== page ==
Author: Gwynne Skinner, Robert McCorquodale, Olivier De Schutter & Andie Lambe
"第三大支柱： 讓跨國公司侵犯人權行為的受害者獲得司法救濟", 2013年2月
Author: Gwynne Skinner, Robert McCorquodale, Olivier De Schutter & Andie Lambe
"第三大支柱： 让跨国公司侵犯人权行为的受害者获得司法救济", 2013年2月
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US court denies victims' rehearing over decision in favour of Chevron in lawsuit for environmental pollution in Ecuador
Author: Mark Hamblett, New York Law Journal (USA)
"Second Circuit Denies En Banc Rehearing on $8.6B Pollution Case Against Chevron", 1 Nov 2016
The U.S. Court of Appeals for the Second Circuit has rejected a petition seeking rehearing en banc of its decision in the case over allegations of environmental damage caused by an oil company later absorbed by Chevron Corp. The circuit denied the request of attorney Steven Donziger to have the full court rehear his appeal from Judge Lewis Kaplan's decision blocking enforcement of an $8.6 billion judgment against Chevron for water and soil contamination in Ecuador allegedly caused by Texaco, a predecessor to Chevron. Kaplan had found the judgment was procured by bribery, coercion and fraud and he imposed a constructive trust for Chevron's benefit on any property Donziger and his clients obtained that is traceable to the judgment...The circuit denied rehearing in a one-line order captioned Chevron v. Donziger, 14-0826.
Author: Amazon Defense Coalition, CSRwire (USA)
"Armed With New Evidence, Donziger Asks Full Appellate Court for Rehearing On Ecuador Environmental Case", 26 Sep 2016
In a new legal filing, the lawyer for New York human rights attorney Steven Donziger criticized a U.S. federal appellate court’s decision in favor of Chevron on the $9.5 billion Ecuador environmental judgment as “lawless” and urged the entire court to rehear the case taking into account critical new evidence...Deepak Gupta, a prominent appellate lawyer who represents Donziger, is seeking a rehearing...on various grounds...Gupta also attacked the court’s refusal to reconsider the flawed factual findings of controversial U.S. trial judge Louis A. Kaplan, who along with the appellate court ignored powerful new evidence that nullifies Chevron’s claims that the Ecuador judgment was the product of bribery...Gupta’s petition asserted the court was mistaken on several counts...The decision affirming Kaplan’s ruling represents the first time that U.S. court has allowed a party that lost a money judgment in a foreign country where it wanted the trial held to preemptively attack that judgment in a U.S. court, violating...international law...The decision violates a previous Second Circuit panel’s decision in the same case that barred a collateral attack on a foreign judgment in U.S. courts...[T]he decision contravenes a ruling of the highest court in a foreign country on a question of that country’s own law...The decision ignores critical factual developments since the end of the Kaplan trial that render the findings of the judge...completely moot...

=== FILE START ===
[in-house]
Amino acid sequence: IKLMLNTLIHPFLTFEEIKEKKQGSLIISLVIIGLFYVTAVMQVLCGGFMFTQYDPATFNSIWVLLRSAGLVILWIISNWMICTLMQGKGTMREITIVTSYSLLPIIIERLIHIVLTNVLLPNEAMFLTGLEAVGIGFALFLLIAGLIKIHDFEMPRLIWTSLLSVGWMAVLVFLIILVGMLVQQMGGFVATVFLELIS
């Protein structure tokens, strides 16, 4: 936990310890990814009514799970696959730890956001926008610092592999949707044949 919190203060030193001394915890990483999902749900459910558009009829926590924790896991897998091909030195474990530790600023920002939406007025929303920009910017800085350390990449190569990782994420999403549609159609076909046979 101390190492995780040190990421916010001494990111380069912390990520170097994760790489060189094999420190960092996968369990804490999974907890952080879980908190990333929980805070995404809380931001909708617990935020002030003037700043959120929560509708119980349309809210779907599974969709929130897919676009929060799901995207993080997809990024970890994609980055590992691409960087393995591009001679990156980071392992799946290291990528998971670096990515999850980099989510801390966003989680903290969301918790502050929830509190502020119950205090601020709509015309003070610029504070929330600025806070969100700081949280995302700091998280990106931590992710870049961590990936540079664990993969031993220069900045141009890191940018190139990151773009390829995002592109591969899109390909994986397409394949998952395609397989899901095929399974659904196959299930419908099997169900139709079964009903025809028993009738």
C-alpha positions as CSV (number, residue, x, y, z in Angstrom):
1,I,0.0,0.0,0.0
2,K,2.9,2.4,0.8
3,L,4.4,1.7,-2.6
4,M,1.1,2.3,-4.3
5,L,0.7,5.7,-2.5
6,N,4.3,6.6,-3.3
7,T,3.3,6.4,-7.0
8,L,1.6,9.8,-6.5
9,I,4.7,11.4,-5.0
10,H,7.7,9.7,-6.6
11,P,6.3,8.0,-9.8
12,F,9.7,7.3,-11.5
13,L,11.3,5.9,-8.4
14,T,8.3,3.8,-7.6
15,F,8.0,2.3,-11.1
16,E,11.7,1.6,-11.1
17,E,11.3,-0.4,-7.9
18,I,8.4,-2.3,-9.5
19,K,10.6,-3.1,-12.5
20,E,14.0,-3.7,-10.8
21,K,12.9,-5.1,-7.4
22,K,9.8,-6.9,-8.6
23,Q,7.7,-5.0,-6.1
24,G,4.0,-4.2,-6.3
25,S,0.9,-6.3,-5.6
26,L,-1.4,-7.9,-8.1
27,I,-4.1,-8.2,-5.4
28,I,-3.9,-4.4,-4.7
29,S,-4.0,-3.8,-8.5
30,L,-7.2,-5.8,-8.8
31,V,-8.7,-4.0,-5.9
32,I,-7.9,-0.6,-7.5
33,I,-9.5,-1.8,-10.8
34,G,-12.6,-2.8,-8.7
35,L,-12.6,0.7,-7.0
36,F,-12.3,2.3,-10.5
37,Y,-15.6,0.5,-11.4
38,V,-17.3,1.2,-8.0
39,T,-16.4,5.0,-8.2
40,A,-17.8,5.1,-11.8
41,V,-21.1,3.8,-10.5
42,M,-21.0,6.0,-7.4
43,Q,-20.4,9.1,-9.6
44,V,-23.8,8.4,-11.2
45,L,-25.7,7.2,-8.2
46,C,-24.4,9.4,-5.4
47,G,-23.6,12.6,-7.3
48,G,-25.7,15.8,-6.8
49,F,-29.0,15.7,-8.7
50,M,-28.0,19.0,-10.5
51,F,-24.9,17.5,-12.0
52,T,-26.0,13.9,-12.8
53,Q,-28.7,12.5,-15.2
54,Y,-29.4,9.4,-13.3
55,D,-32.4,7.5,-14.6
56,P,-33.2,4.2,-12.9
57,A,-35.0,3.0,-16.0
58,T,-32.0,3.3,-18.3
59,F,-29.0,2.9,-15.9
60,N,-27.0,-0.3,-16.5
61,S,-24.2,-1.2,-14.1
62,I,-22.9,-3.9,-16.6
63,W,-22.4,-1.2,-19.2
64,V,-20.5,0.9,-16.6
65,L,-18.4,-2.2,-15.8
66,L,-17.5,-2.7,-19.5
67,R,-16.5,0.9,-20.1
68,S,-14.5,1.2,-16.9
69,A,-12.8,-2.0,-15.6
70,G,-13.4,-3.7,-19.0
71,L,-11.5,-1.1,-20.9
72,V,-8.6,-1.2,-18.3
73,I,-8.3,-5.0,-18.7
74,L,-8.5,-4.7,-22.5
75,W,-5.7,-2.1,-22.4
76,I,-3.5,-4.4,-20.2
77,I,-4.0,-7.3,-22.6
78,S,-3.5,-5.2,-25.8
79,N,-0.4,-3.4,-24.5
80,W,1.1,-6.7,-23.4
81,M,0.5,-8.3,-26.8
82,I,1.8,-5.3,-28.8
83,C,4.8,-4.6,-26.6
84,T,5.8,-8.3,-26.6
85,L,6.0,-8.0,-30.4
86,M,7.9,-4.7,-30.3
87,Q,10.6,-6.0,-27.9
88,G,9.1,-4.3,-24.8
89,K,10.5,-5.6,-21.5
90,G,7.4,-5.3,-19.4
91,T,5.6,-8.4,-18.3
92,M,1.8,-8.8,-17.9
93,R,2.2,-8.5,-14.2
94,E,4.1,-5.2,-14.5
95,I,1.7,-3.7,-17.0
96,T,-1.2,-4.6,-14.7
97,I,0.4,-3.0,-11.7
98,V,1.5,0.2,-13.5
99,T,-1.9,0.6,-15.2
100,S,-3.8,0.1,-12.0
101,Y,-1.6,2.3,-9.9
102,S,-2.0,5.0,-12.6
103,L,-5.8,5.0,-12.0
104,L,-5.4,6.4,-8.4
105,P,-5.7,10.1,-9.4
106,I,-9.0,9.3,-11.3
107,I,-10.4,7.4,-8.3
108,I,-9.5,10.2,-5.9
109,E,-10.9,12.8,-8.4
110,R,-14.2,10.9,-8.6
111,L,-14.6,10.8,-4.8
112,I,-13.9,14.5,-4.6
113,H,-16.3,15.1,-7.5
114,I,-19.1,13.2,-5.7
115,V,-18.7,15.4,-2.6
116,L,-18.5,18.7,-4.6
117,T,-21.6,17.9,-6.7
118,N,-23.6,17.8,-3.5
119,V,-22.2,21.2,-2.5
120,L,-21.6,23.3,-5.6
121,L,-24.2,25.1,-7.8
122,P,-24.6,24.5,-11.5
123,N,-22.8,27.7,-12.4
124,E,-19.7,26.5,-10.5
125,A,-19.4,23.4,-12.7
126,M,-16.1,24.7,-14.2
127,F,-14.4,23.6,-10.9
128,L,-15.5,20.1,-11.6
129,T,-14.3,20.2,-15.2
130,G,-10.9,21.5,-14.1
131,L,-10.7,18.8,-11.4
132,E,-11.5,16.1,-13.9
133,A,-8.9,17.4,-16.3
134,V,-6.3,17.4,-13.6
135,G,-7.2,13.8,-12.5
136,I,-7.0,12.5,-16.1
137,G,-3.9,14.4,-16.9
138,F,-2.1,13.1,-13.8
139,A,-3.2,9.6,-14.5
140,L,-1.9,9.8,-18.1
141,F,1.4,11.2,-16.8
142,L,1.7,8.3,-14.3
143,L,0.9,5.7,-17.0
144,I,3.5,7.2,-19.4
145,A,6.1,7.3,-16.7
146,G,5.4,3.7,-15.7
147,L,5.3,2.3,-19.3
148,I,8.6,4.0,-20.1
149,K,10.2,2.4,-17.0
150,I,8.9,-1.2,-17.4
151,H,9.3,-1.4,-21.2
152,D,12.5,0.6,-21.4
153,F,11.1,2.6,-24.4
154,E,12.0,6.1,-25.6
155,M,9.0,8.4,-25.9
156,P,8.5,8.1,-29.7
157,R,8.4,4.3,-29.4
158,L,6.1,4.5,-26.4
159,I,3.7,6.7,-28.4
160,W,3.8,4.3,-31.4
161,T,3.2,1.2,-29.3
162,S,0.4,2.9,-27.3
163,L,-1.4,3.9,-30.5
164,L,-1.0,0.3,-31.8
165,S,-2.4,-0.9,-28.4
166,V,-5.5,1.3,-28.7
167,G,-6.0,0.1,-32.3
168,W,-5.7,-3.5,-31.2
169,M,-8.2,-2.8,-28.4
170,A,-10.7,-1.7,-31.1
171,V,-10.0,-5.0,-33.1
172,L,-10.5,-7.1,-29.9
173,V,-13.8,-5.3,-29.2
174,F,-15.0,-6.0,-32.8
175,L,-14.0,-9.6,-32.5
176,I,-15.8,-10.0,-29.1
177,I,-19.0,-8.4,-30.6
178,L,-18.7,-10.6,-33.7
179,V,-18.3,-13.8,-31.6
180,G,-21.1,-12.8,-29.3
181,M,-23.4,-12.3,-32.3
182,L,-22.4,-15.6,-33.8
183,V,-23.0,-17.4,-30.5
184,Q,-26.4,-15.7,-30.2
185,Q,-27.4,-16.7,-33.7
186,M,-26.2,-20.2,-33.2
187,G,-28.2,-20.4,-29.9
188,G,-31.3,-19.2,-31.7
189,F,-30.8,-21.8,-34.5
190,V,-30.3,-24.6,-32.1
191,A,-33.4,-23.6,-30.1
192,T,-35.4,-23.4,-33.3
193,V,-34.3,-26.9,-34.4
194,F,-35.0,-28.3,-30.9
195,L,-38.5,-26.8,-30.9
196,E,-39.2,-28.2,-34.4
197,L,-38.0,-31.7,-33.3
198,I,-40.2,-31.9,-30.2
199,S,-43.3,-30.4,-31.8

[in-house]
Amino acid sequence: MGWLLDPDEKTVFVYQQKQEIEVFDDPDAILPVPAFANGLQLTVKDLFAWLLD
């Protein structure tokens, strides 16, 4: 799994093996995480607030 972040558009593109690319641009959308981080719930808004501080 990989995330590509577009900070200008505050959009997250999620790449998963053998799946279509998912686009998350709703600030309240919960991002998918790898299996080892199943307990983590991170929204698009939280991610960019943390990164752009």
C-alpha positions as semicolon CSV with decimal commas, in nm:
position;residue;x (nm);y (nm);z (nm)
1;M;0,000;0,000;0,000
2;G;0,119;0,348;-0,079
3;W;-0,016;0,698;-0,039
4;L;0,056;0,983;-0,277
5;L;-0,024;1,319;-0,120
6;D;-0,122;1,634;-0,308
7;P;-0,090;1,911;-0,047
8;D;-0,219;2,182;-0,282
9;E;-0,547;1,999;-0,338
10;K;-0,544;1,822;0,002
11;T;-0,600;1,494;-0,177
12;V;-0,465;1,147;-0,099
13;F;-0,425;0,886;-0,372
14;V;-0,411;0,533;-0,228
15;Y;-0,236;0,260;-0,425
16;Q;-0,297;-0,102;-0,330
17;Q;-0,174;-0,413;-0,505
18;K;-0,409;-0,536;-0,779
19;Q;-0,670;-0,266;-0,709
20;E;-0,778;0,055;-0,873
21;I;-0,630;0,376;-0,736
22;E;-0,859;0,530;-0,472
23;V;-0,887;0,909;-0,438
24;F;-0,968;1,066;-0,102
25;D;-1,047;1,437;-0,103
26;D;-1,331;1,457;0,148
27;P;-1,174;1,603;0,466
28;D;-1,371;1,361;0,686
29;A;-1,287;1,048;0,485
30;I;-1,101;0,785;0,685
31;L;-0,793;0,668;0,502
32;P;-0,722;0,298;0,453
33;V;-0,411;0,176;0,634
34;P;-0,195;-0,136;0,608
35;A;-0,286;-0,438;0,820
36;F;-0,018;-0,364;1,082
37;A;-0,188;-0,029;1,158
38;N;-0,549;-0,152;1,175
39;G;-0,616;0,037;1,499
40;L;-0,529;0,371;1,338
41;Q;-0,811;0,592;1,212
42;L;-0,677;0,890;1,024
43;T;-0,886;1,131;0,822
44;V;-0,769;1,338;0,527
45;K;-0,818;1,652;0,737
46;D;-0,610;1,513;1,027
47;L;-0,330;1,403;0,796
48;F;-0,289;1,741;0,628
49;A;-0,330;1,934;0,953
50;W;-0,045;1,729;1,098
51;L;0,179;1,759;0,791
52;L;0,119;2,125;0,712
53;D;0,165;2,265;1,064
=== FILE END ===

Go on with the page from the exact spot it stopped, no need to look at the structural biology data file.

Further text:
Author: Amazon Defense Coalition, CSRwire (USA)
Chevron lawyers and corporate executives are fighting desperately to prevent critical and apparently embarrassing information from spilling over into public view during the high-stakes enforcement trial over the Ecuador environmental judgment that began this week in a Canadian courtroom. In the enforcement trial...critical information in the main brief of the communities remained heavily redacted on the second day of the four-day proceeding – resulting in the odd spectacle of the villagers themselves and their supporters watching the argument of their own lawyer with no real way to completely understand what was being said...Lenczner, considered one of Canada’s foremost litigators, for weeks has been trying to convince Chevron to lift its “completely overbroad” confidentiality order, according to argument in court yesterday. Lenczner claimed all of what Chevron wants redacted from his briefs is available publicly in the company’s annual reports and securities filings and is therefore not proprietary. Lenczner also argued that Chevron is obviously scared to have all the information about the corporate control of its subsidiary in one place rather than buried in obscure documents where the public would never be able to connect the dots that prove it is lying when it claims its Canadian subsidiary, Chevron Canada, is an independent entity...